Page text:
Roadmap shows how ‘wetware’ can power AI computers

Roadmap shows how ‘wetware’ can power AI computers

Technology News |
By Peter Clarke

Scientists are developing biocomputers where three-dimensional cultures of brain cells, called brain organoids, provide the biological hardware. A roadmap for realizing this vision is described in a paper in the journal Frontiers in Science (see link below)

Many of the authors of this roadmao are drawn from different departments within Johns Hopkins University (Baltimore, Maryland) but some are from other universities in the US and Europe.

“We call this new interdisciplinary field ‘organoid intelligence’ (OI),” said Professor Thomas Hartung of Johns Hopkins University. “A community of top scientists has gathered to develop this technology, which we believe will launch a new era of fast, powerful, and efficient biocomputing.”  

Silicon-based AI accelerator chips have developed rapidly in recent years with multichip systems coming close to human-like complexity. However, such systems still underperform in terms of energy efficiency by an order of 10^6.

Energy efficiency

Hence the interest in lab-grown brain organoids. These cells are not a mini-brain but have the structures of brain cells such as neurons and synapses. Also, whereas most cell cultures are flat, organoids have a three-dimensional structure. This increases the culture’s cell density 1,000-fold, meaning that neurons can form many more connections.   

Also brain organoids have a superior ability to store data. “We’re reaching the physical limits of silicon computers because we cannot pack more transistors into a tiny chip. But the brain is wired completely differently. It has about 100 billion neurons linked through over 10^15 connection points. It’s an enormous power difference compared to our current technology.”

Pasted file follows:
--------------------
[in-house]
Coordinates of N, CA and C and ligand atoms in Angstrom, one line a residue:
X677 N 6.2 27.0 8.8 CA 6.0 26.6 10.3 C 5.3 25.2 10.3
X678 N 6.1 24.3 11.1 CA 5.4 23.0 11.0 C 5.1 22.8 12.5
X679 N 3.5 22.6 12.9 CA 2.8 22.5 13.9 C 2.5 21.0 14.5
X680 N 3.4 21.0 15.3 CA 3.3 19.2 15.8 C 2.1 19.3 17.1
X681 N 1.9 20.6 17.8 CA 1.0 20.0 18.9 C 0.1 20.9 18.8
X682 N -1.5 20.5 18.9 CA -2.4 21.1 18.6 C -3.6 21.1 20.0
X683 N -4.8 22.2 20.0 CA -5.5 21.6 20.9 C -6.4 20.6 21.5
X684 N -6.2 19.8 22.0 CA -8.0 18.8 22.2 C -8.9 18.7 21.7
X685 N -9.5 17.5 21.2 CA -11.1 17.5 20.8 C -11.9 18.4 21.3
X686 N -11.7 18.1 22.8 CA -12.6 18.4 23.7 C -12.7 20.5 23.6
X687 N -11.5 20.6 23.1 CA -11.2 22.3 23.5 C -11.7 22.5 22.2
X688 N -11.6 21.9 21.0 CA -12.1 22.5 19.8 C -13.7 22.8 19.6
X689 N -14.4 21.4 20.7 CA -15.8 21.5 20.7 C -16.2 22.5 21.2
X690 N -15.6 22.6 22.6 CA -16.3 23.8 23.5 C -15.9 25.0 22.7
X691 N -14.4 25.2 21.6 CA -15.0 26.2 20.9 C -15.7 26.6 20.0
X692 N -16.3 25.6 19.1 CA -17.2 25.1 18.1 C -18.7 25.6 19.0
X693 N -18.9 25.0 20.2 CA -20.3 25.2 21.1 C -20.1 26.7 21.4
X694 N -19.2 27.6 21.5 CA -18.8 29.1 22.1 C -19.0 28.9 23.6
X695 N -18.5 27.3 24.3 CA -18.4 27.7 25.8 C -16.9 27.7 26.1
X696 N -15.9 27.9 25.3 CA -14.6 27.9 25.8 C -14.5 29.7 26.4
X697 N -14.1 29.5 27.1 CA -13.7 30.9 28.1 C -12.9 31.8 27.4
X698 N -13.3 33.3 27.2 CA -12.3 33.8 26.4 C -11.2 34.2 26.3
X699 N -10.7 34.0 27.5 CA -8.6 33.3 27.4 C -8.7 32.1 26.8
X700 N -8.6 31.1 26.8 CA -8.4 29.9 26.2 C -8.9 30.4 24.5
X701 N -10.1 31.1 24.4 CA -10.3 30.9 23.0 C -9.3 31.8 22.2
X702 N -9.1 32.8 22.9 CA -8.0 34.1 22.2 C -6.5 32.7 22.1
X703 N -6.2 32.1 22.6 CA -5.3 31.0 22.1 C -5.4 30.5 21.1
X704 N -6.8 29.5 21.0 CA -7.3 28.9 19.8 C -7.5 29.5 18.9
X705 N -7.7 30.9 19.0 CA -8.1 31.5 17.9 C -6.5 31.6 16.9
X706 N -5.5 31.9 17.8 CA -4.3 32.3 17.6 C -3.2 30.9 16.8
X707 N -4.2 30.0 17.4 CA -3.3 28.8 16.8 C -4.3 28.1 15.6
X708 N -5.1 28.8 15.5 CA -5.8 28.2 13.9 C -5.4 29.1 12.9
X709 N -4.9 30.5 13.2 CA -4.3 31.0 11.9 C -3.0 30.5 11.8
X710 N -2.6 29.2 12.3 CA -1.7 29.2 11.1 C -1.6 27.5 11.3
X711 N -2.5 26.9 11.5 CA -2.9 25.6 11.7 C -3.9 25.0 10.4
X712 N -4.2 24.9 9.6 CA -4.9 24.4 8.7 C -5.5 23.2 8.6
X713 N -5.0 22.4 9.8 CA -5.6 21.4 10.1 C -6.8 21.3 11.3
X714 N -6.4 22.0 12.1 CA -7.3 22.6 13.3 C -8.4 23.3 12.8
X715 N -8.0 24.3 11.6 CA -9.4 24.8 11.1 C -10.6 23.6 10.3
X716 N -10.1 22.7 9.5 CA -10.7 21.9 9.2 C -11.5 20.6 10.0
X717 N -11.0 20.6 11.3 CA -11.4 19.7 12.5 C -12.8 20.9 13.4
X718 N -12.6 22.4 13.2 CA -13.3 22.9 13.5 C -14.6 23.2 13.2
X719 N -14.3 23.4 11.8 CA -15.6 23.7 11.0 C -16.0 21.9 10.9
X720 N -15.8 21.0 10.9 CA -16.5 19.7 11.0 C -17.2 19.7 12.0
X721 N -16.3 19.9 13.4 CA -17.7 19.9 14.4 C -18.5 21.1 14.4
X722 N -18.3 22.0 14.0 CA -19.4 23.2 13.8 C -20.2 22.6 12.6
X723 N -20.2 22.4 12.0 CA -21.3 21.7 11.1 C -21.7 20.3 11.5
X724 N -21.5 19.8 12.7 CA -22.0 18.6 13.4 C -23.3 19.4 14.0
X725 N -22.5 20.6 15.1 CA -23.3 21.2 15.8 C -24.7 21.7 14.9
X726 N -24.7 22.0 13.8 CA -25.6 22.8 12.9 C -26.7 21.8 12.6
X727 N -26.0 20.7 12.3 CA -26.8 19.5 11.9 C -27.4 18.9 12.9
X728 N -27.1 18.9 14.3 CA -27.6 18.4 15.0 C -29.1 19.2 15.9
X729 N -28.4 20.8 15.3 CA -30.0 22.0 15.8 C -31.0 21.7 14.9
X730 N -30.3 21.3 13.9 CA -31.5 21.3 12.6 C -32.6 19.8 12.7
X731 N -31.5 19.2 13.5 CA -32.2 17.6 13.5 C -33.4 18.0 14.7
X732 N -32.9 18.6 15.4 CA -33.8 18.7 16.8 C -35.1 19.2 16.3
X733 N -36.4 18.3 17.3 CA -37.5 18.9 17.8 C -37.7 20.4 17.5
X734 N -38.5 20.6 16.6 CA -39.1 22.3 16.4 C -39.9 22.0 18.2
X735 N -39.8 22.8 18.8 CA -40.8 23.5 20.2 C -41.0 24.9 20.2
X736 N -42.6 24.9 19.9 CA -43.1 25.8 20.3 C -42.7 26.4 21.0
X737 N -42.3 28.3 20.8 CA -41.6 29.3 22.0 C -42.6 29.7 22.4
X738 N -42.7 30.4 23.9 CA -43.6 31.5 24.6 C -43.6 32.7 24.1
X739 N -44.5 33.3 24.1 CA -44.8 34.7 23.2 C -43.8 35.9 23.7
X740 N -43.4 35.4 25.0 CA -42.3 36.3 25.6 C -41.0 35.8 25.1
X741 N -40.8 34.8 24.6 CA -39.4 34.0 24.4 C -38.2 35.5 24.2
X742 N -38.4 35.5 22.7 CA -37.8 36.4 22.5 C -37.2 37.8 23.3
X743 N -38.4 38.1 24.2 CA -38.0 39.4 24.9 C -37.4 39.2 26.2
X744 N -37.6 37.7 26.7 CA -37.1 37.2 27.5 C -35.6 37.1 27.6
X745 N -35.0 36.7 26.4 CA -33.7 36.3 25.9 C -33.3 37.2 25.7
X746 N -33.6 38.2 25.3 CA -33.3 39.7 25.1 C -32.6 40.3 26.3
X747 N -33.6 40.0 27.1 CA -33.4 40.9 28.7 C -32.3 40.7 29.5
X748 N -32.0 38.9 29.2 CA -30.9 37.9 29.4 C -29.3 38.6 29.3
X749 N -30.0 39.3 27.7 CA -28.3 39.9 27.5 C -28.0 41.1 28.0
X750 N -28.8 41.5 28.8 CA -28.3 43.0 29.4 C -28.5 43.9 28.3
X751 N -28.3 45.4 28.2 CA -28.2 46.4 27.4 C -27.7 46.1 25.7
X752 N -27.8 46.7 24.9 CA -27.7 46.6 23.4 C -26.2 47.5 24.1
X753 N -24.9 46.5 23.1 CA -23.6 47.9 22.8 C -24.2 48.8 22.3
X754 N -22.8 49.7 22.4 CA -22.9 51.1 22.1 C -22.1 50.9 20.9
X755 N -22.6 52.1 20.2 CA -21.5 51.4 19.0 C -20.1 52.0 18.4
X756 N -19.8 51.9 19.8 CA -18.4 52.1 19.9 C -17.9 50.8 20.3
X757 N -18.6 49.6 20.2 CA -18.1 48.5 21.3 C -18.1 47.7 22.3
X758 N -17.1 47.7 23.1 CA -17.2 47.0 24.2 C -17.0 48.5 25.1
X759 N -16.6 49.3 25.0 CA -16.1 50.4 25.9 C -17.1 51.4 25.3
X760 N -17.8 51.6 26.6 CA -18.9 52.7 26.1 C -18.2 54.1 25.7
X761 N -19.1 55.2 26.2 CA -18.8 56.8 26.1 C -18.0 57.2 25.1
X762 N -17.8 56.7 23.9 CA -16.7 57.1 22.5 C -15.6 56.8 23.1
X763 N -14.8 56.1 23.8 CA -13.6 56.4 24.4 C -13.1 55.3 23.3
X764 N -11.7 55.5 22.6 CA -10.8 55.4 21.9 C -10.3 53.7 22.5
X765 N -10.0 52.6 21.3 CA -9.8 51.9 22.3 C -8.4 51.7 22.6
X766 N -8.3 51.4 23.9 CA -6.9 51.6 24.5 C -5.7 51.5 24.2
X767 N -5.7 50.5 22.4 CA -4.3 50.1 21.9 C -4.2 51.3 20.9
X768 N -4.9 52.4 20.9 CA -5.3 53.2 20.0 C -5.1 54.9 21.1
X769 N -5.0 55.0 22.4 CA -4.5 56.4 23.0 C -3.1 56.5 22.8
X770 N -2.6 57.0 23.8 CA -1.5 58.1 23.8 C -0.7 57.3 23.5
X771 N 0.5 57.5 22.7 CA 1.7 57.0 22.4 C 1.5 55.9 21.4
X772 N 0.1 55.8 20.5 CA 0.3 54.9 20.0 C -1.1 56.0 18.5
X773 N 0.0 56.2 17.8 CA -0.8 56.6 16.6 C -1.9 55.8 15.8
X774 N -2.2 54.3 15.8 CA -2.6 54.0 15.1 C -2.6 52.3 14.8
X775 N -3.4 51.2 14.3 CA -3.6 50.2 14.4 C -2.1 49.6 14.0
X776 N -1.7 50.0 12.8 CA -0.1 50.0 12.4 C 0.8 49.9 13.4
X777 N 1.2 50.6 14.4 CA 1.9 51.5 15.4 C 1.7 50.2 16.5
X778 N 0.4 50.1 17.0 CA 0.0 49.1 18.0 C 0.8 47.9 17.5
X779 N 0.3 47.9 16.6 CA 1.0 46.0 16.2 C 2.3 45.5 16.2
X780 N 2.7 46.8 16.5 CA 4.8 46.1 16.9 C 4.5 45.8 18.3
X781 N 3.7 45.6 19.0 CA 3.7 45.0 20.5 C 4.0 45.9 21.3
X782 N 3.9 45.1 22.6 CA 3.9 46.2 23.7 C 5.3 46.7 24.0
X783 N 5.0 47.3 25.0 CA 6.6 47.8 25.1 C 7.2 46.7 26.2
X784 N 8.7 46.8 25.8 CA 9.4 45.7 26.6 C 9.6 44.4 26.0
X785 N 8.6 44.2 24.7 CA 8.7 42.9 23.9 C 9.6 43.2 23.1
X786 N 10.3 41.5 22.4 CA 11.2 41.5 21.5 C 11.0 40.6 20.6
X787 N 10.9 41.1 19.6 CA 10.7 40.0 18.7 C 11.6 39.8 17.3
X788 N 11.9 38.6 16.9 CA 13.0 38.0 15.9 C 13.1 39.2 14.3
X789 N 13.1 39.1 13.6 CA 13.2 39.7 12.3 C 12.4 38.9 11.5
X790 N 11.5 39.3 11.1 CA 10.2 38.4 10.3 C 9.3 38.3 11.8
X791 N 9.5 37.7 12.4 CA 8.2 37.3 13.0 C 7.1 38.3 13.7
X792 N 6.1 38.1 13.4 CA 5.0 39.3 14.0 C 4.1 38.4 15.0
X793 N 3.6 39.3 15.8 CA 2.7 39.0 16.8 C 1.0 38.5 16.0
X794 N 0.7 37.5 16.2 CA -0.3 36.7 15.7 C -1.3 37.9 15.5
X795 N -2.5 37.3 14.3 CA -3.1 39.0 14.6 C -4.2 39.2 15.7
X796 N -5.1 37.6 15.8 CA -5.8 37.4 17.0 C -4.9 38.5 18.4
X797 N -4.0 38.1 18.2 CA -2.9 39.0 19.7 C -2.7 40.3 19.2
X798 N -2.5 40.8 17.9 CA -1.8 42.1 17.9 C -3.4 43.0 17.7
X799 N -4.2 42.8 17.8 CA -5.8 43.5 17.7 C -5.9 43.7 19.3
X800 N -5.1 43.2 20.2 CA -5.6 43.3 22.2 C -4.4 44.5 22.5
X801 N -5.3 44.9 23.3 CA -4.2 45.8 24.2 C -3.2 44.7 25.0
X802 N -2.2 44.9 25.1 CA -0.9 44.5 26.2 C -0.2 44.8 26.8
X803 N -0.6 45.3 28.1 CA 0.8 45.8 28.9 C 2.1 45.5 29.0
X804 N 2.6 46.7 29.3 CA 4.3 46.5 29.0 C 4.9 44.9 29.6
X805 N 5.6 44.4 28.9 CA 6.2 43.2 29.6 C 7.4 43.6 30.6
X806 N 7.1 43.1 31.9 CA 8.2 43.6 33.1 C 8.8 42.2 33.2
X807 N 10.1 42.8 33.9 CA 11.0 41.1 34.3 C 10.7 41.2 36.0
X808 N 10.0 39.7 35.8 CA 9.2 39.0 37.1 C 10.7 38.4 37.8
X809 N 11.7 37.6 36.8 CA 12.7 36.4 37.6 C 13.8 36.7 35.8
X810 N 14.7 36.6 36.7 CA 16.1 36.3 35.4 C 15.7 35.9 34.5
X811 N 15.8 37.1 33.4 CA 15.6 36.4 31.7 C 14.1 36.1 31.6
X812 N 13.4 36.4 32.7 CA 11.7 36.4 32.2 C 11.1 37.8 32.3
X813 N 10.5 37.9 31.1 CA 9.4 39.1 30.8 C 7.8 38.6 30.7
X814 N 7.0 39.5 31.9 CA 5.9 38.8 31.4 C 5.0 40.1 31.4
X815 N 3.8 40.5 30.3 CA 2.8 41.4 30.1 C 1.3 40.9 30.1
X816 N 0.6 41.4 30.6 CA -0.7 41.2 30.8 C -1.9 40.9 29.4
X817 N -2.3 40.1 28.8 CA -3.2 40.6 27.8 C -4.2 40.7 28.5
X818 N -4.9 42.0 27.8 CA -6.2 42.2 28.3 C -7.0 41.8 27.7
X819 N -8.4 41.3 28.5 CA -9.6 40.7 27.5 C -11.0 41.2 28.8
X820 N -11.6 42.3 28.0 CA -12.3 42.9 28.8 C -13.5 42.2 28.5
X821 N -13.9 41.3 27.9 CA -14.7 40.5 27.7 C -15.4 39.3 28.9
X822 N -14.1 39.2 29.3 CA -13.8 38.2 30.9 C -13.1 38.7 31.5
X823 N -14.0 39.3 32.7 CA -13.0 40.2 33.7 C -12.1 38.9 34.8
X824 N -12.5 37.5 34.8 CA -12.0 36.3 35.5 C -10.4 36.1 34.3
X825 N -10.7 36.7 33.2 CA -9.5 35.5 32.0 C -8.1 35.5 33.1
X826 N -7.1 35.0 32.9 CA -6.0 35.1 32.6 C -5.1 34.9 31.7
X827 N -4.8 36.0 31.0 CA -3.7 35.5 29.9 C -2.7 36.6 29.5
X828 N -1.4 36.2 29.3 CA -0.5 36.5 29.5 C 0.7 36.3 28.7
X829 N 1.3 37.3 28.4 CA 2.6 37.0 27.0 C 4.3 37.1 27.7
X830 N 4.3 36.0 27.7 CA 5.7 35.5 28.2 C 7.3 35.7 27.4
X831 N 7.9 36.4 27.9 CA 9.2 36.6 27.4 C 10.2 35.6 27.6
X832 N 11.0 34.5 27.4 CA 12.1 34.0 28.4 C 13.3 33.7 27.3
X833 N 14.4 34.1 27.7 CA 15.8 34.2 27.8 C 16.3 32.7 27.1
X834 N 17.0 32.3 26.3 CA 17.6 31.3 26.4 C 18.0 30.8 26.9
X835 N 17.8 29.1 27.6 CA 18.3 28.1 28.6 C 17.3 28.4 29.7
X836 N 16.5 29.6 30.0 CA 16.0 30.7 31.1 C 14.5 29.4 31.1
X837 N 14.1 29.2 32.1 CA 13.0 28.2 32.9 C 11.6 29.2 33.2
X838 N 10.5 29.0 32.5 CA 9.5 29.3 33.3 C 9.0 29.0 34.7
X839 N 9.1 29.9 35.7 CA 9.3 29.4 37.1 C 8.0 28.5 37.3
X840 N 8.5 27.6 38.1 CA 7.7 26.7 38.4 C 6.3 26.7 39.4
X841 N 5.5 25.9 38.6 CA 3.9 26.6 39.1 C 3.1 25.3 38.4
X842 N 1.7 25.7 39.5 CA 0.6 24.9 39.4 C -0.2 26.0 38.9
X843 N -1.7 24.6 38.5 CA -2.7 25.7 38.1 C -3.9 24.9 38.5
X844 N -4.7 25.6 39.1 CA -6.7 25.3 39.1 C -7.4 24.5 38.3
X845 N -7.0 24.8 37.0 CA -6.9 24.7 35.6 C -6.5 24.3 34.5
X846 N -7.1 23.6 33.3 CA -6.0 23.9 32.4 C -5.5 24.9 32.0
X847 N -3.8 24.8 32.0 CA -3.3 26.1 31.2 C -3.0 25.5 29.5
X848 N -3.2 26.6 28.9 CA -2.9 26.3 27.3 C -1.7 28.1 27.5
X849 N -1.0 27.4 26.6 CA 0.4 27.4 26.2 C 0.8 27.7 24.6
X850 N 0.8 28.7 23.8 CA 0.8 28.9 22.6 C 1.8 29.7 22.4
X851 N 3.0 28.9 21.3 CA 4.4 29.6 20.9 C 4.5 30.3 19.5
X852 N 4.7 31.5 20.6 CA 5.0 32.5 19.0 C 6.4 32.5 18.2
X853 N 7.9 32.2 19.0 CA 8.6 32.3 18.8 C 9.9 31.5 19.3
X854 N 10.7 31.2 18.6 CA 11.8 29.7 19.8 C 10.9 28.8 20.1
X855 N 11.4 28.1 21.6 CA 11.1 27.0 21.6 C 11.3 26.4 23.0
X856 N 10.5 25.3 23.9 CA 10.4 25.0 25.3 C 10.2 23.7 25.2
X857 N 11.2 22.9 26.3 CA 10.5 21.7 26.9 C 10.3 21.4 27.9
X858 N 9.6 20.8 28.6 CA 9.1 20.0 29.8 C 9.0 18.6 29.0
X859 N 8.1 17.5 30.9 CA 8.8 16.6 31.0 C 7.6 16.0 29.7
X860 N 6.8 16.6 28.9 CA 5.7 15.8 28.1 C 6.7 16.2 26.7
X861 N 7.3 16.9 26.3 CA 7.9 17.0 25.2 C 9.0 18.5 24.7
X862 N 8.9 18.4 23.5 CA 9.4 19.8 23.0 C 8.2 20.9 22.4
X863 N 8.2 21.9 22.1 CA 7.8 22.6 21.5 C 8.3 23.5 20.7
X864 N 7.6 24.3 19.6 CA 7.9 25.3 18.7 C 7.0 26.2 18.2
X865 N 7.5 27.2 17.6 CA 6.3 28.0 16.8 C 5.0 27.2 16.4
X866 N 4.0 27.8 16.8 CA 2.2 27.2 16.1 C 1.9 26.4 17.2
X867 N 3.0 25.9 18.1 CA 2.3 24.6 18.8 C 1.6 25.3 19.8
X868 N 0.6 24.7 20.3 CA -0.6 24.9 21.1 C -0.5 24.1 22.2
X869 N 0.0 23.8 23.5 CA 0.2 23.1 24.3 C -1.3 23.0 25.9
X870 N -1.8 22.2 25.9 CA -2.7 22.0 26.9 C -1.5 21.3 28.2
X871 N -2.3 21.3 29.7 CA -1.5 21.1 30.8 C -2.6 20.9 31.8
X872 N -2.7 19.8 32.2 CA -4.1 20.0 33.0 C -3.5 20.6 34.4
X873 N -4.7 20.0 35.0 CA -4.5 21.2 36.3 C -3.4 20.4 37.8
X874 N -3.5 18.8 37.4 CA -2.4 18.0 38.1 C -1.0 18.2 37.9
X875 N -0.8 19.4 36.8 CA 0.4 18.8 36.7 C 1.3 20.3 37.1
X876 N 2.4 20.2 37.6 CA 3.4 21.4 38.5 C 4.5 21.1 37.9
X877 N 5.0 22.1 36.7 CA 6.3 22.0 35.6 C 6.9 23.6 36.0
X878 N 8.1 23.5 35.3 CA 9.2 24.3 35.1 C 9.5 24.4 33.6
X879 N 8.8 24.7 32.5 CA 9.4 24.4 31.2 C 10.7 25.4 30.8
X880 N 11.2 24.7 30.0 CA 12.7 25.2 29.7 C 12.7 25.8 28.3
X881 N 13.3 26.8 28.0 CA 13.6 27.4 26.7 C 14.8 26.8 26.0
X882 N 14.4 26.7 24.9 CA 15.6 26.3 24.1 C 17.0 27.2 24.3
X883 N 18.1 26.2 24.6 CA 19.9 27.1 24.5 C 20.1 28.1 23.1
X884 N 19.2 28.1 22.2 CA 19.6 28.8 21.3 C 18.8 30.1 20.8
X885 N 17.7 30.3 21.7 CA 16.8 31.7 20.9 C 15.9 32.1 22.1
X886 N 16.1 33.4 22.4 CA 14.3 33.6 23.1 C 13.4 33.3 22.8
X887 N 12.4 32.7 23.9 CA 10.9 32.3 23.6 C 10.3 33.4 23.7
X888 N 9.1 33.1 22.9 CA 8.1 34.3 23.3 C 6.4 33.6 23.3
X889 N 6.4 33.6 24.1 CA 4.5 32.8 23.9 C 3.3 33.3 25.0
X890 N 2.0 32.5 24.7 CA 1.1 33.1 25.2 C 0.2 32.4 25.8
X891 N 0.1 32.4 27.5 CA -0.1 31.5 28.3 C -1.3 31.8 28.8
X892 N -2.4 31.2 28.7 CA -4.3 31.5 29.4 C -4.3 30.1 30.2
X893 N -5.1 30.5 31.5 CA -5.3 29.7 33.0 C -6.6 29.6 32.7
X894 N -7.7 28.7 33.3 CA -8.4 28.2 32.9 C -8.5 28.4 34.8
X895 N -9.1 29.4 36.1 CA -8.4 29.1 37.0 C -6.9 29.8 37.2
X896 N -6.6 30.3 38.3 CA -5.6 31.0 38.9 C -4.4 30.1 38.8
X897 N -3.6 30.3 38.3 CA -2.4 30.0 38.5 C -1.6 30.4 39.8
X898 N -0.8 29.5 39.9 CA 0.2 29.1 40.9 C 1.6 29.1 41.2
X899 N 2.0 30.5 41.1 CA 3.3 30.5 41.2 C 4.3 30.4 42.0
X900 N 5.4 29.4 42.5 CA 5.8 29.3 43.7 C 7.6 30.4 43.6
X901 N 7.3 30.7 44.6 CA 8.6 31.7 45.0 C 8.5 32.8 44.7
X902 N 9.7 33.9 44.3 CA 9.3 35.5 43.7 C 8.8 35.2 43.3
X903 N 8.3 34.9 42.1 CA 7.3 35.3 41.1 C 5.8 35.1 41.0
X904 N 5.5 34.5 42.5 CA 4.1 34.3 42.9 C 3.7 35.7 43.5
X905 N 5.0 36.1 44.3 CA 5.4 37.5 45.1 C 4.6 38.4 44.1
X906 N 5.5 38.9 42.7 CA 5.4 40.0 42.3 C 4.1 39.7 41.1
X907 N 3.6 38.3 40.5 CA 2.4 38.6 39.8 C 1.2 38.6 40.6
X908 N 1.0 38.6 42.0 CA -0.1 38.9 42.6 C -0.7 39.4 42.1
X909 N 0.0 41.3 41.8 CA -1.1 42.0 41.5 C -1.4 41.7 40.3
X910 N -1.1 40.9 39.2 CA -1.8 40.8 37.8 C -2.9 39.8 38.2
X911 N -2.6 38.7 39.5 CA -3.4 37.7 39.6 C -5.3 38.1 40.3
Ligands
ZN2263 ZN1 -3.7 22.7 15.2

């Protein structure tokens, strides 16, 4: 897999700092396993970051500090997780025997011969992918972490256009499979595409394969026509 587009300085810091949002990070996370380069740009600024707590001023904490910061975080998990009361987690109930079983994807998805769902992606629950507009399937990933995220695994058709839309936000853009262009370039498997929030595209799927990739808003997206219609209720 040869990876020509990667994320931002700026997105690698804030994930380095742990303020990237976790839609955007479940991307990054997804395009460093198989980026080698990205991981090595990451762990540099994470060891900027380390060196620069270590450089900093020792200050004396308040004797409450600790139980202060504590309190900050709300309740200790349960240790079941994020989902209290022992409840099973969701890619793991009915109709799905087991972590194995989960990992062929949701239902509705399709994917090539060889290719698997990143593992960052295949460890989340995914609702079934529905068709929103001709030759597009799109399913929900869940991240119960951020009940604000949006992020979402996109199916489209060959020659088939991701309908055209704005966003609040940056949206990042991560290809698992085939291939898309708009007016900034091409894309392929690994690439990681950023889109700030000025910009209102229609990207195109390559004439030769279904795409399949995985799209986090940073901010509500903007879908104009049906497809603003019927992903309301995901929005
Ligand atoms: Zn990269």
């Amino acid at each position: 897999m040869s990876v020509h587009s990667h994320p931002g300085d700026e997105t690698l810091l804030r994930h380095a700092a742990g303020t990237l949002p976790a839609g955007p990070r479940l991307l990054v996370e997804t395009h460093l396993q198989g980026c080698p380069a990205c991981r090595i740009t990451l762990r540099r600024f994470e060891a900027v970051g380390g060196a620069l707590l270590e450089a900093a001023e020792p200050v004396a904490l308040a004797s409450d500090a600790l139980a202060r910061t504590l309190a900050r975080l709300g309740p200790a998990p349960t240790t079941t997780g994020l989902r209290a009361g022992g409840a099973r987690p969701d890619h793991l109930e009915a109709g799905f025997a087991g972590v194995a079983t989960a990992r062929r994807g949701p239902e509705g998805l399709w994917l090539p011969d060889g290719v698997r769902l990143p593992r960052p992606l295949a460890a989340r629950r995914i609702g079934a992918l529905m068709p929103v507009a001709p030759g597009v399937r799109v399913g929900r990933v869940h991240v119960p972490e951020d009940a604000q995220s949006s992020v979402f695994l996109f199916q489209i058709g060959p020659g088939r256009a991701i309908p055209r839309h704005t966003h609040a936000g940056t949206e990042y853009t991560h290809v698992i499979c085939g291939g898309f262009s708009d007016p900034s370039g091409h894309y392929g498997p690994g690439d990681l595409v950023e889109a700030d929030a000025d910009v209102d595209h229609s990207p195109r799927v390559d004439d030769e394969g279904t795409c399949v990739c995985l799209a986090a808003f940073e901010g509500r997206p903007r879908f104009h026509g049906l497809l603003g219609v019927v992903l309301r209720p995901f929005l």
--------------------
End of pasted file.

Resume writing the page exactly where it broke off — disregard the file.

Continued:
One of the first steps is to scale up the cell cultures: “They are too small, each containing about 50,000 cells. For OI, we would need to increase this number to 10 million,” he said. 

I/O bandwidth is critical to computational performance.

“We developed a brain-computer interface device that is a kind of an EEG cap for organoids, which we presented in an article published last August. It is a flexible shell that is densely covered with tiny electrodes that can both pick up signals from the organoid, and transmit signals to it,” said Hartung.  

Patient-based computing

For some medical applications of OI an additional level of sophistication is possible because it is now possible to produce brain organoids from adult tissue. This means that scientists can develop personalized brain organoids from skin samples of patients suffering from neural disorders, such as Alzheimer’s disease. They can then run multiple tests to investigate how genetic factors, medicines, and toxins influence these conditions. 

“With OI, we could study the cognitive aspects of neurological conditions as well,” Hartung said. “For example, we could compare memory formation in organoids derived from healthy people and from Alzheimer’s patients, and try to repair relative deficits. We could also use OI to test whether certain substances, such as pesticides, cause memory or learning problems.” 


The roadmap document acknowledges that creating a human brain model with input and output as well as learning capabilities raises complex ethical questions.

One example is whether OI assemblies could develop consciousness. Could they experience pain or suffering? And what rights would people have concerning brain organoids made from their cells?   

“A key part of our vision is to develop OI in an ethical and socially responsible manner,” Hartung said. “For this reason, we have partnered with ethicists from the very beginning to establish an ’embedded ethics’ approach. All ethical issues will be continuously assessed by teams made up of scientists, ethicists, and the public, as the research evolves.” 

Related links and articles:

Organoid intelligence (OI): the new frontier in biocomputing and intelligence-in-a-dish

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